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The youngest of the family’s basketball-playing brothers may have just dropped a big clue about career plans for Giannis Antetokounmpo. If so, Milwaukee Bucks fans should be a little more worried than they were even a few days ago.

Alex Antetokounmpo is passing up college

It was reported this weekend that Alex Antetokounmpo, the youngest brother of Milwaukee Bucks forwards Thanasis and Giannis Antetokounmpo, is not only leaving town but is also leaving the continent. According to Eurohoops, the 6-foot-7 senior at Dominican High School in Milwaukee’s northern suburbs, has decided to return to Europe to continue his basketball career.

Alex Antetokounmpo was a two-time all-state selection who averaged 20 points and 7.3 rebounds a game this past season. Despite the accolades and the family’s obvious aptitude for playing basketball, he has been relatively lightly recruited by NCAA schools. He aspires to play professionally and sees one of the European leagues as the pathway to one day joining his three brothers in the NBA.

“I was born and raised in Europe, I know European basketball and the best thing for me would be to sign a contract with a European club,” he told Eurohoops. “I will have to train and compete against grown men, I will experience strong competition and pressure and I will evolve on every level.”

Reading into what this may mean for Giannis Antetokounmpo

Alex Antetokounmpo was born to Nigerian parents and raised in Greece before moving to Wisconsin in 2013 during Giannis’ rookie season. His reported college scholarship offers are from Ohio University and, more significantly, Wisconsin-Green Bay. Neither plays in the upper echelon of Division I, which has more than 350 teams, so it stands to reason that Alex Antetokounmpo might excel against the competition but not necessarily develop as rapidly as he would at the likes of a Big Ten or ACC school.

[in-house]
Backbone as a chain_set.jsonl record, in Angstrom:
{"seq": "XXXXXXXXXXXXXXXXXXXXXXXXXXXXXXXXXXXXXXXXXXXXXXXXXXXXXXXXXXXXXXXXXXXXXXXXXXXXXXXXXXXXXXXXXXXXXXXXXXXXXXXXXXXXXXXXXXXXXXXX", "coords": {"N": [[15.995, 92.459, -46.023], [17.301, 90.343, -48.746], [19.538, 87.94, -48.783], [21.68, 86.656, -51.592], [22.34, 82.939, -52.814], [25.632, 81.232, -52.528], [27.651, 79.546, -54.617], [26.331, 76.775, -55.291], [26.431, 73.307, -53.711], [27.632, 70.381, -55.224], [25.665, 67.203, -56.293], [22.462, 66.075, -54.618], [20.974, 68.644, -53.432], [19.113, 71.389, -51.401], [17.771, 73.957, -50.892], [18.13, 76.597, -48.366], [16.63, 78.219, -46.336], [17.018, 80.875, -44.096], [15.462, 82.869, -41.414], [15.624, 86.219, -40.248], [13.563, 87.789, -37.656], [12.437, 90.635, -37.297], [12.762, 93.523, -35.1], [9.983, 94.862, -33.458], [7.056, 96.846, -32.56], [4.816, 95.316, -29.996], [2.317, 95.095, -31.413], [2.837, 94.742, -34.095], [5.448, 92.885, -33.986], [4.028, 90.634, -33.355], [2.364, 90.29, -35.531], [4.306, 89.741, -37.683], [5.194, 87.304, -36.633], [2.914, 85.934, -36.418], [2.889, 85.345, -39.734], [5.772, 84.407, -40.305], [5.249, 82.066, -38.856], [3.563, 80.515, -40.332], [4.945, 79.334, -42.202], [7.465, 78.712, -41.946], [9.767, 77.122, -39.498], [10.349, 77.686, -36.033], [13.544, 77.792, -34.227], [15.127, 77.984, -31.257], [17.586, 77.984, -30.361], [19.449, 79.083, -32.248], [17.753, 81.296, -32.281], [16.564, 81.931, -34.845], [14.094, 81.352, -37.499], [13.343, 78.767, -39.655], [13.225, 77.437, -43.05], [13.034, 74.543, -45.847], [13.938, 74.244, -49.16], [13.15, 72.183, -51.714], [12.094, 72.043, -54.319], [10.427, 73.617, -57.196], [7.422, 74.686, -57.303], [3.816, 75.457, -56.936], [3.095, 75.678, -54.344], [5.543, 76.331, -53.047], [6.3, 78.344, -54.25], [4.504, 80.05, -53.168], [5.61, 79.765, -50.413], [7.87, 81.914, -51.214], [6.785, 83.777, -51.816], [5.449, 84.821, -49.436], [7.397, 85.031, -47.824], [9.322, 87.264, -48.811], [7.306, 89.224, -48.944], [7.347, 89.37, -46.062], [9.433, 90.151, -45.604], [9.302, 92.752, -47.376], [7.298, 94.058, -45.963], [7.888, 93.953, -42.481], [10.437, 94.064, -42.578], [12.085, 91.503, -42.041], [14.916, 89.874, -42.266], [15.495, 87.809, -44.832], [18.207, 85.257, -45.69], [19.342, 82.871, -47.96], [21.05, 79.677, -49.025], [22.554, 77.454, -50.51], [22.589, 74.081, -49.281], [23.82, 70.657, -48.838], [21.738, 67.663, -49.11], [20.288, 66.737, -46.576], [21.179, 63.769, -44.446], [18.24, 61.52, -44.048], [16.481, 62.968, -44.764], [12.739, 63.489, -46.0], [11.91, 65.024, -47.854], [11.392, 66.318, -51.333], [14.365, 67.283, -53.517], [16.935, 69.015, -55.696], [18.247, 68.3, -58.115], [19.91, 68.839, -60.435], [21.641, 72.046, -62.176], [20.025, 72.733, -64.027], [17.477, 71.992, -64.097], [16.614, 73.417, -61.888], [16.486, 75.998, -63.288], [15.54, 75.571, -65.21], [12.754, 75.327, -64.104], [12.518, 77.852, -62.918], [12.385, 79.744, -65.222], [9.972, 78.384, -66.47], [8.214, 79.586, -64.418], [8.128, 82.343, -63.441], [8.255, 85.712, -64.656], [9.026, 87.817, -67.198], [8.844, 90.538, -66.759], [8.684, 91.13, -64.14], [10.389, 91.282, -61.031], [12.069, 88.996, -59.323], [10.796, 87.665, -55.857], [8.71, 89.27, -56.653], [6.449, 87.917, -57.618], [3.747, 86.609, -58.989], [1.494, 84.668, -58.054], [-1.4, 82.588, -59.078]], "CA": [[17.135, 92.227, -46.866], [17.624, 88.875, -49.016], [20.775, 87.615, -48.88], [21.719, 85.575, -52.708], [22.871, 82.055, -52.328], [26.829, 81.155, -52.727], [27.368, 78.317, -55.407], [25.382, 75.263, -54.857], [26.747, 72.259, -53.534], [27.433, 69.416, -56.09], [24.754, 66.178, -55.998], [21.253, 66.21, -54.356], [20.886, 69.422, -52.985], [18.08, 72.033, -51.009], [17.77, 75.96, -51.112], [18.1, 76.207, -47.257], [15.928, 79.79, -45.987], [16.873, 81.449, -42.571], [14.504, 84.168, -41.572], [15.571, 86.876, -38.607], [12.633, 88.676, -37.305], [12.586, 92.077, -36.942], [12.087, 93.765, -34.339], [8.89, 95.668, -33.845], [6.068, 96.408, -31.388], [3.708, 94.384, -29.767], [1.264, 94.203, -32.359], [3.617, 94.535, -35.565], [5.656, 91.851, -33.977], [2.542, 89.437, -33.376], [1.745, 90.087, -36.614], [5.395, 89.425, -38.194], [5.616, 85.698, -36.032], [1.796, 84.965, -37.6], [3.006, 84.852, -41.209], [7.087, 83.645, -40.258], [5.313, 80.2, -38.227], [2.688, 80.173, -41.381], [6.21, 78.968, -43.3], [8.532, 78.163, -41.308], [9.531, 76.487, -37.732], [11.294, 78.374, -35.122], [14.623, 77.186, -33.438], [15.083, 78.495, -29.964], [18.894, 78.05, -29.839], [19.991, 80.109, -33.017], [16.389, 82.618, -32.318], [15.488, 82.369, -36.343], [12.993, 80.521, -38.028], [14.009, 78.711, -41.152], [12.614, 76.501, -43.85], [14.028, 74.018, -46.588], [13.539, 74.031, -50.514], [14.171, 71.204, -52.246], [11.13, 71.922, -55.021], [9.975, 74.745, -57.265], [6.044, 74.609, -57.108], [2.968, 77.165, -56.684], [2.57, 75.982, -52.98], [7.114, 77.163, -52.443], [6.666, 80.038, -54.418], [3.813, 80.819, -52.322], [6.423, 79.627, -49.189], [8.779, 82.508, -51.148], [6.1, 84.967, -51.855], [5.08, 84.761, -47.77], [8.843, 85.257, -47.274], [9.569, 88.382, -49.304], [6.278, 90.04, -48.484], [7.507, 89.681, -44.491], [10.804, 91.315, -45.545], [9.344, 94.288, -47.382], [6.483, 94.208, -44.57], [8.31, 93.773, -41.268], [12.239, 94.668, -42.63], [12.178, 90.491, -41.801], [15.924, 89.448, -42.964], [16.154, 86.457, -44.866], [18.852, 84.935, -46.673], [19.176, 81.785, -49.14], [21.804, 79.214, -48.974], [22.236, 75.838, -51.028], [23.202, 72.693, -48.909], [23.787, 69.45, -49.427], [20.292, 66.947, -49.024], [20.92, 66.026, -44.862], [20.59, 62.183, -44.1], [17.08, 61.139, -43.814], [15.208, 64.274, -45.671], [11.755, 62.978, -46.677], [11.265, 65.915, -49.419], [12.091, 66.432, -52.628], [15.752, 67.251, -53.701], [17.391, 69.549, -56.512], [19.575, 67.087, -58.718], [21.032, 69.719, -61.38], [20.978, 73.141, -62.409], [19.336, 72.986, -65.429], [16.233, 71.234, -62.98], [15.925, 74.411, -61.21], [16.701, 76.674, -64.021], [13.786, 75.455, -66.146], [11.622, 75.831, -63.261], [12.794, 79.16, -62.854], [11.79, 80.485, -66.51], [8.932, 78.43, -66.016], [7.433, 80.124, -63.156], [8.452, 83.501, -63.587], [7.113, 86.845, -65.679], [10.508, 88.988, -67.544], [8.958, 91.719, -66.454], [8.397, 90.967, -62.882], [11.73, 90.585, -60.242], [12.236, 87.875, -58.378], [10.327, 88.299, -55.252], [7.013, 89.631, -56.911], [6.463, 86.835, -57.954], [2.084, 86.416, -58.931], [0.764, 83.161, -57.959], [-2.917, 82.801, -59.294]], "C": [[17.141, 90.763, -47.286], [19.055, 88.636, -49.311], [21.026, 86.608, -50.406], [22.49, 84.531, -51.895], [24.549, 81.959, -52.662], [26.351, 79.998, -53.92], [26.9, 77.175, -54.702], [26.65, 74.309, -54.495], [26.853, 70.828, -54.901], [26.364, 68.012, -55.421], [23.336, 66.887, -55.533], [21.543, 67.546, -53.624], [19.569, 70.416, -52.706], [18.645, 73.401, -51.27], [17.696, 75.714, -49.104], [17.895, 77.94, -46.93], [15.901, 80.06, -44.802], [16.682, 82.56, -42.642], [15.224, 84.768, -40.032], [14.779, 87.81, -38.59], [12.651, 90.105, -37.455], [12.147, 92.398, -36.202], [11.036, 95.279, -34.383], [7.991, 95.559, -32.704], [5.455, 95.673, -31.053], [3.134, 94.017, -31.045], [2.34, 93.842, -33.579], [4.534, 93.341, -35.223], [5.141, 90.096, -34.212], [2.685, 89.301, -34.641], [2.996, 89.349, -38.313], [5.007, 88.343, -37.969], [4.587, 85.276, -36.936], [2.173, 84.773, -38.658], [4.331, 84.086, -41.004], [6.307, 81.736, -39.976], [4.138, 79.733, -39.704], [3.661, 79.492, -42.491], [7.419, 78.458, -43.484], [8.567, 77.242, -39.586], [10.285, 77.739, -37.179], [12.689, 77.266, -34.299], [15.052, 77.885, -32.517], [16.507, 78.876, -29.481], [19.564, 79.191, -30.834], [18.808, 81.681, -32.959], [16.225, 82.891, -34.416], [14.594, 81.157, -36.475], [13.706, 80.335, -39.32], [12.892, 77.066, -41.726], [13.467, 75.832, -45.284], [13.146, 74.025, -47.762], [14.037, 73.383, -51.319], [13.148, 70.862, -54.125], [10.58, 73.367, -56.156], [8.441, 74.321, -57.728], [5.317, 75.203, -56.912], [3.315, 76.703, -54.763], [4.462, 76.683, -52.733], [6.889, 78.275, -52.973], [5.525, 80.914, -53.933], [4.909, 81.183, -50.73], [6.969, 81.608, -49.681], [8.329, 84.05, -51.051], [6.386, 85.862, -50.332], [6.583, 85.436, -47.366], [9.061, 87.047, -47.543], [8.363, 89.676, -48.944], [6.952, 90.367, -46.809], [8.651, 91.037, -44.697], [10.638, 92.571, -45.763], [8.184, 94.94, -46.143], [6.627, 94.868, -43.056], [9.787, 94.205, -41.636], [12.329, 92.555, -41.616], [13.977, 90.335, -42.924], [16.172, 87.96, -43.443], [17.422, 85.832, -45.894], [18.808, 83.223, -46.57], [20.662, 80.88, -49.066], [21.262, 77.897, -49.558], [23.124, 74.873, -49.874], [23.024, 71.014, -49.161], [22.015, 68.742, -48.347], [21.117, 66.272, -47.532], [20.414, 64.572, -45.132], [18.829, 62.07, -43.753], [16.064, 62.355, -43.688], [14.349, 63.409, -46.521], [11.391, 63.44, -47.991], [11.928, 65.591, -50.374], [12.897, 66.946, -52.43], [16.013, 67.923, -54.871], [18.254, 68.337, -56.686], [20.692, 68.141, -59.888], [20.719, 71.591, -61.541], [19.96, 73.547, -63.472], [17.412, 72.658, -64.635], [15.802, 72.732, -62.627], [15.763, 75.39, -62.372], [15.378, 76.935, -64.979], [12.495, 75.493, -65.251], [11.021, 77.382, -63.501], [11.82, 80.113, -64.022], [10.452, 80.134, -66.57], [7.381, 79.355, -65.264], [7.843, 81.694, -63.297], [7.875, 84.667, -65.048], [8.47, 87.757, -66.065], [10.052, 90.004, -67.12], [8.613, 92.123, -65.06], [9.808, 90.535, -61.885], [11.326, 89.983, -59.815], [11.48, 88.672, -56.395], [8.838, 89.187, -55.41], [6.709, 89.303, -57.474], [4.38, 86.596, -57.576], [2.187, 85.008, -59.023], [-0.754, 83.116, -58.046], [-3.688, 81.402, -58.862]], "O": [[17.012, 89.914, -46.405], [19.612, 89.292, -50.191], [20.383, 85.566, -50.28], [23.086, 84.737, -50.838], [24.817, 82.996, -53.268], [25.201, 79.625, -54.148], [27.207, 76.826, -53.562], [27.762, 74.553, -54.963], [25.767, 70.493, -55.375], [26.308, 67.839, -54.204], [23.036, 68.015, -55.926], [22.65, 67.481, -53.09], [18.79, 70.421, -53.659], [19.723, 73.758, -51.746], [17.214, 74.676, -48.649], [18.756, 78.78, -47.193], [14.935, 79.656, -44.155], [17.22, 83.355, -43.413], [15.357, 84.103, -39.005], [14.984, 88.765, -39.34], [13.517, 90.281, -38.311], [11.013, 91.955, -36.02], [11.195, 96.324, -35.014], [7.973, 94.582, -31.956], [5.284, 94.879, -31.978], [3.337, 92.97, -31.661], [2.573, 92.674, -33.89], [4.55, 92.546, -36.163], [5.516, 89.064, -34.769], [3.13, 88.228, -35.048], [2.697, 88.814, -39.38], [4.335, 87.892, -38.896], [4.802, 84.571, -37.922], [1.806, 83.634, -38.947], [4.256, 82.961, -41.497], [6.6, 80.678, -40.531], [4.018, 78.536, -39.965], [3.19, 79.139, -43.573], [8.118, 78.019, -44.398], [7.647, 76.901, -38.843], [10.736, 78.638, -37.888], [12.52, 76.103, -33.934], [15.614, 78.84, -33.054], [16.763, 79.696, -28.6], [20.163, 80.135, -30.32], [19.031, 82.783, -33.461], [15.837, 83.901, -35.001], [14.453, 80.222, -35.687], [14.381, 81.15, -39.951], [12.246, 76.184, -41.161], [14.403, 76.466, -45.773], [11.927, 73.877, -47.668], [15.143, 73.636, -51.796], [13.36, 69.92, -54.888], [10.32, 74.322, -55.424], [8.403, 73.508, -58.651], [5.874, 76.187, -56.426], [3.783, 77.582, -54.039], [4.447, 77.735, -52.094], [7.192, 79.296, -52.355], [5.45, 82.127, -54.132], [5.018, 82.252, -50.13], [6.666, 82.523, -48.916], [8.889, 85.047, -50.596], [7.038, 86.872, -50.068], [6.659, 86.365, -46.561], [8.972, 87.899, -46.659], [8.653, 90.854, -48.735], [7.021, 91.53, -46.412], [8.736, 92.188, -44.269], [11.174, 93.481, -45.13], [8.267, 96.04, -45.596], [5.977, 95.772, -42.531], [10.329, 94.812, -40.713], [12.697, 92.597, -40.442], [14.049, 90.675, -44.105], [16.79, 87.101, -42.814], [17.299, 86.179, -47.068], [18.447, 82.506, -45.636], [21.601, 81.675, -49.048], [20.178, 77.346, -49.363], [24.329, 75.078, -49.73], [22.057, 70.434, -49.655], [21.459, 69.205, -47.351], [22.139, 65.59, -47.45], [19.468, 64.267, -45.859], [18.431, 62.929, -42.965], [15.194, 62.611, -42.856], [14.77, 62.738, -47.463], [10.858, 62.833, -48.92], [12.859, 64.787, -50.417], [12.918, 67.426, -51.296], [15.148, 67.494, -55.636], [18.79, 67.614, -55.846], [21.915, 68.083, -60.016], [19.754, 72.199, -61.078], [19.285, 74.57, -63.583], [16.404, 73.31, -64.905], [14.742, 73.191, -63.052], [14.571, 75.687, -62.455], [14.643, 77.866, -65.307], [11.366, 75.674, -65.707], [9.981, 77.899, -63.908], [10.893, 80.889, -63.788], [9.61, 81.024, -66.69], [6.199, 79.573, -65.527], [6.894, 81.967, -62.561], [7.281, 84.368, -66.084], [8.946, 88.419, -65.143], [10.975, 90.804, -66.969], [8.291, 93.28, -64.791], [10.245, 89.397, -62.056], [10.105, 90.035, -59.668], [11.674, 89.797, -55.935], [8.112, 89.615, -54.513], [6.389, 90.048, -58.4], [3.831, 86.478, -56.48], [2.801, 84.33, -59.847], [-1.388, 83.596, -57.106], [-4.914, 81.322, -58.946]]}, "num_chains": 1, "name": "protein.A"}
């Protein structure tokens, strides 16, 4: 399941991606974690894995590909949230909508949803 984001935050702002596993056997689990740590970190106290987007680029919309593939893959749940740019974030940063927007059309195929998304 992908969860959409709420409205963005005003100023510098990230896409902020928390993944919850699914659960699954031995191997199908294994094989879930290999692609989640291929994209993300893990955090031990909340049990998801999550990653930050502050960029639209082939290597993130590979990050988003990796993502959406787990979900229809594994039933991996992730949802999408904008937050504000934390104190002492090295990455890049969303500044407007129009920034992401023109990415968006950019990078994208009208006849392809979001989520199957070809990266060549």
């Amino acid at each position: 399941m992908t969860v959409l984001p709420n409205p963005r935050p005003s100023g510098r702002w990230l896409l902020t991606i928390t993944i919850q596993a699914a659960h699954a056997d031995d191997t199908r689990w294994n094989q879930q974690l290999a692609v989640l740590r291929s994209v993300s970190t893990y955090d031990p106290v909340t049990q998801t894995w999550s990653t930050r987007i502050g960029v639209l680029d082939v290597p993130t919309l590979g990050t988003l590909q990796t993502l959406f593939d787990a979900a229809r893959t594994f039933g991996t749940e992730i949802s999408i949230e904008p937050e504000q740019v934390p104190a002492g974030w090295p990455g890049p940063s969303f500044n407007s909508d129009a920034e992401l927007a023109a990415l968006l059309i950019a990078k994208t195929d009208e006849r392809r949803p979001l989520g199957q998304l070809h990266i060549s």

Playing in Europe could most definitely accelerate his maturation on the court and move the teen closer to the NBA. Whether he stays in the U.S. or follows through with the intended move back to Europe, he will be eligible for the 2021 NBA draft.

Amidst the weekend news, there is one more possibility to consider as a reason for Alex Antetokounmpo deciding to bypass college: Big brother Giannis Antetokounmpo may be moving closer to a decision to leave the Milwaukee Bucks when his contract expires. Antetokounmpo is due to make $27.5 million from the Bucks next season, after which he becomes a free agent. Speculation about where he might land is already an obsession with fans.

If Alex stayed here to play at Wisconsin-Green Bay and develop over as many as three or four seasons, big brothers Giannis and Thanasis would still be able to keep an eye on him from two hours to the south in Milwaukee. So, the question becomes whether Alex’s move is a family decision based on the knowledge that Giannis Antetokounmpo is more likely to play for Golden State, Boston or some other NBA destination two years from now.

Giannis Antetokounmpo and his brothers sure can play

Giannis Antetokounmpo is the star of the basketball-playing brothers, but Thanasis and Kostas can most certainly hoop it up some as well.

Giannis is in his seventh NBA season after being drafted 15th overall by the Milwaukee Bucks in 2013. He has career averages of 20.0 points, 8.9 rebounds, and 4.3 assists per game while also making NBA All-Star teams the past four years.

Thanasis was drafted by the New York Knicks in 2014 and played briefly there in the 2015-16 NBA season. He followed that with one season each in Spain and Greece before signing with the Bucks last summer. He has seen limited action in 18 games this season.

Kostas was taken by the Philadelphia 76ers with the last pick of the 2018 NBA draft and then shipped to the Dallas Mavericks. He made his NBA debut with the Mavs but played primarily with the organization’s G League affiliate before being waived in the offseason and signed by the Los Angeles Lakers.